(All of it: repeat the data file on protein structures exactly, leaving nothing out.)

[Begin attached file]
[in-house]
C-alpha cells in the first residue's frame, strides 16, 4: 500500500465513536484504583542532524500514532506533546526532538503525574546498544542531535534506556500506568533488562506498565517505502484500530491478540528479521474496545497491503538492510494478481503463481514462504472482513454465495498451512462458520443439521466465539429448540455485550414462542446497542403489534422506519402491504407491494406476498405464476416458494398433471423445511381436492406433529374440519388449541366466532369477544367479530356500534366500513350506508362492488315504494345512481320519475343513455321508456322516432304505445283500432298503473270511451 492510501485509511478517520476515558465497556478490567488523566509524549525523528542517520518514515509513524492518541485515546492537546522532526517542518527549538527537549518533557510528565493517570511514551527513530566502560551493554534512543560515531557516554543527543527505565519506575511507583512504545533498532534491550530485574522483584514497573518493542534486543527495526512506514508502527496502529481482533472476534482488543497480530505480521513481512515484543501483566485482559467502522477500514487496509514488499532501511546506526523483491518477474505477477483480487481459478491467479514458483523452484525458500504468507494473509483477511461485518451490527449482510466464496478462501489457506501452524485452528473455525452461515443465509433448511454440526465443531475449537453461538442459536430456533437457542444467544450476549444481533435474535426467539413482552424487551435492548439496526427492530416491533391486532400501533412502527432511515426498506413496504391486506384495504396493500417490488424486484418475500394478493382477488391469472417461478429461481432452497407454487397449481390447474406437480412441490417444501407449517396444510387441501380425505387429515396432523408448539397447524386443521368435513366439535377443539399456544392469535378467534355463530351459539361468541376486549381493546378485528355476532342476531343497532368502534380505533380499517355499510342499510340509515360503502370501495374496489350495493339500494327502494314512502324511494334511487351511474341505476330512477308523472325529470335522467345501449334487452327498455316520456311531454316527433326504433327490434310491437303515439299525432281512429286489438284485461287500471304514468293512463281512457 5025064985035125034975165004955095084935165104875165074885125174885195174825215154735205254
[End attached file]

[in-house]
C-alpha cells in the first residue's frame, strides 16, 4: 500500500465513536484504583542532524500514532506533546526532538503525574546498544542531535534506556500506568533488562506498565517505502484500530491478540528479521474496545497491503538492510494478481503463481514462504472482513454465495498451512462458520443439521466465539429448540455485550414462542446497542403489534422506519402491504407491494406476498405464476416458494398433471423445511381436492406433529374440519388449541366466532369477544367479530356500534366500513350506508362492488315504494345512481320519475343513455321508456322516432304505445283500432298503473270511451 492510501485509511478517520476515558465497556478490567488523566509524549525523528542517520518514515509513524492518541485515546492537546522532526517542518527549538527537549518533557510528565493517570511514551527513530566502560551493554534512543560515531557516554543527543527505565519506575511507583512504545533498532534491550530485574522483584514497573518493542534486543527495526512506514508502527496502529481482533472476534482488543497480530505480521513481512515484543501483566485482559467502522477500514487496509514488499532501511546506526523483491518477474505477477483480487481459478491467479514458483523452484525458500504468507494473509483477511461485518451490527449482510466464496478462501489457506501452524485452528473455525452461515443465509433448511454440526465443531475449537453461538442459536430456533437457542444467544450476549444481533435474535426467539413482552424487551435492548439496526427492530416491533391486532400501533412502527432511515426498506413496504391486506384495504396493500417490488424486484418475500394478493382477488391469472417461478429461481432452497407454487397449481390447474406437480412441490417444501407449517396444510387441501380425505387429515396432523408448539397447524386443521368435513366439535377443539399456544392469535378467534355463530351459539361468541376486549381493546378485528355476532342476531343497532368502534380505533380499517355499510342499510340509515360503502370501495374496489350495493339500494327502494314512502324511494334511487351511474341505476330512477308523472325529470335522467345501449334487452327498455316520456311531454316527433326504433327490434310491437303515439299525432281512429286489438284485461287500471304514468293512463281512457 5025064985035125034975165004955095084935165104875165074885125174885195174825215154735205254